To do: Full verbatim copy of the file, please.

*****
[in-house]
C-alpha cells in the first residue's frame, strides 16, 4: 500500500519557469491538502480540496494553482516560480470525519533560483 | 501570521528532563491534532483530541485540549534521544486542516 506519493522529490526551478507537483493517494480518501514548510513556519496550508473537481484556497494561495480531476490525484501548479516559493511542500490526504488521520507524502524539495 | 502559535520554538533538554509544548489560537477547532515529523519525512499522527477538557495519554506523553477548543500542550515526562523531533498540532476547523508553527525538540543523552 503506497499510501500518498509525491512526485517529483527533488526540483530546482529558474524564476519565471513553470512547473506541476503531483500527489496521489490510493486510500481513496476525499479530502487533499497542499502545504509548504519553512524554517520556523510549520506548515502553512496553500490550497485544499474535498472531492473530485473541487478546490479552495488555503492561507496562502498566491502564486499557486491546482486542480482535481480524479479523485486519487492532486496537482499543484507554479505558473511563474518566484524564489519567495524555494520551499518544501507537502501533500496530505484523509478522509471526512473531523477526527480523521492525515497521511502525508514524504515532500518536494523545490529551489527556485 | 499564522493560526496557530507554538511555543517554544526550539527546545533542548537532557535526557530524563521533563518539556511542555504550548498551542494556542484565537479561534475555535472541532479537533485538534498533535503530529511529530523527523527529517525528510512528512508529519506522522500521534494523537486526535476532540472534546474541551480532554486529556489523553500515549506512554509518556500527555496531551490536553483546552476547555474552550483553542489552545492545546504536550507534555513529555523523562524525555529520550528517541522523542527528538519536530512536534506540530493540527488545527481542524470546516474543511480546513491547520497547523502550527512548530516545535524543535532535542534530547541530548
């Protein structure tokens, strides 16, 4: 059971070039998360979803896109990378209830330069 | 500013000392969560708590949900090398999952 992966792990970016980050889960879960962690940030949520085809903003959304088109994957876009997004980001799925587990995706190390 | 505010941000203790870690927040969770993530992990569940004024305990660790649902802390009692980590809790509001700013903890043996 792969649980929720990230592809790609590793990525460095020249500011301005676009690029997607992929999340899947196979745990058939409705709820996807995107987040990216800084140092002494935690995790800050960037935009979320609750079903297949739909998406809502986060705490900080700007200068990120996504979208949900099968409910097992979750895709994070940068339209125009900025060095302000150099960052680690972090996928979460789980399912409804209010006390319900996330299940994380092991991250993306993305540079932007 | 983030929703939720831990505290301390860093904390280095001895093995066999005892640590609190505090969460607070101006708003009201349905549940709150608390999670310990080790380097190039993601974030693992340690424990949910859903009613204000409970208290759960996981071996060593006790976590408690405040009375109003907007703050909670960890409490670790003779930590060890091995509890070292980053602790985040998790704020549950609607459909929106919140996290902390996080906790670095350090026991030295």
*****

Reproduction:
[in-house]
C-alpha cells in the first residue's frame, strides 16, 4: 500500500519557469491538502480540496494553482516560480470525519533560483 | 501570521528532563491534532483530541485540549534521544486542516 506519493522529490526551478507537483493517494480518501514548510513556519496550508473537481484556497494561495480531476490525484501548479516559493511542500490526504488521520507524502524539495 | 502559535520554538533538554509544548489560537477547532515529523519525512499522527477538557495519554506523553477548543500542550515526562523531533498540532476547523508553527525538540543523552 503506497499510501500518498509525491512526485517529483527533488526540483530546482529558474524564476519565471513553470512547473506541476503531483500527489496521489490510493486510500481513496476525499479530502487533499497542499502545504509548504519553512524554517520556523510549520506548515502553512496553500490550497485544499474535498472531492473530485473541487478546490479552495488555503492561507496562502498566491502564486499557486491546482486542480482535481480524479479523485486519487492532486496537482499543484507554479505558473511563474518566484524564489519567495524555494520551499518544501507537502501533500496530505484523509478522509471526512473531523477526527480523521492525515497521511502525508514524504515532500518536494523545490529551489527556485 | 499564522493560526496557530507554538511555543517554544526550539527546545533542548537532557535526557530524563521533563518539556511542555504550548498551542494556542484565537479561534475555535472541532479537533485538534498533535503530529511529530523527523527529517525528510512528512508529519506522522500521534494523537486526535476532540472534546474541551480532554486529556489523553500515549506512554509518556500527555496531551490536553483546552476547555474552550483553542489552545492545546504536550507534555513529555523523562524525555529520550528517541522523542527528538519536530512536534506540530493540527488545527481542524470546516474543511480546513491547520497547523502550527512548530516545535524543535532535542534530547541530548
């Protein structure tokens, strides 16, 4: 059971070039998360979803896109990378209830330069 | 500013000392969560708590949900090398999952 992966792990970016980050889960879960962690940030949520085809903003959304088109994957876009997004980001799925587990995706190390 | 505010941000203790870690927040969770993530992990569940004024305990660790649902802390009692980590809790509001700013903890043996 792969649980929720990230592809790609590793990525460095020249500011301005676009690029997607992929999340899947196979745990058939409705709820996807995107987040990216800084140092002494935690995790800050960037935009979320609750079903297949739909998406809502986060705490900080700007200068990120996504979208949900099968409910097992979750895709994070940068339209125009900025060095302000150099960052680690972090996928979460789980399912409804209010006390319900996330299940994380092991991250993306993305540079932007 | 983030929703939720831990505290301390860093904390280095001895093995066999005892640590609190505090969460607070101006708003009201349905549940709150608390999670310990080790380097190039993601974030693992340690424990949910859903009613204000409970208290759960996981071996060593006790976590408690405040009375109003907007703050909670960890409490670790003779930590060890091995509890070292980053602790985040998790704020549950609607459909929106919140996290902390996080906790670095350090026991030295």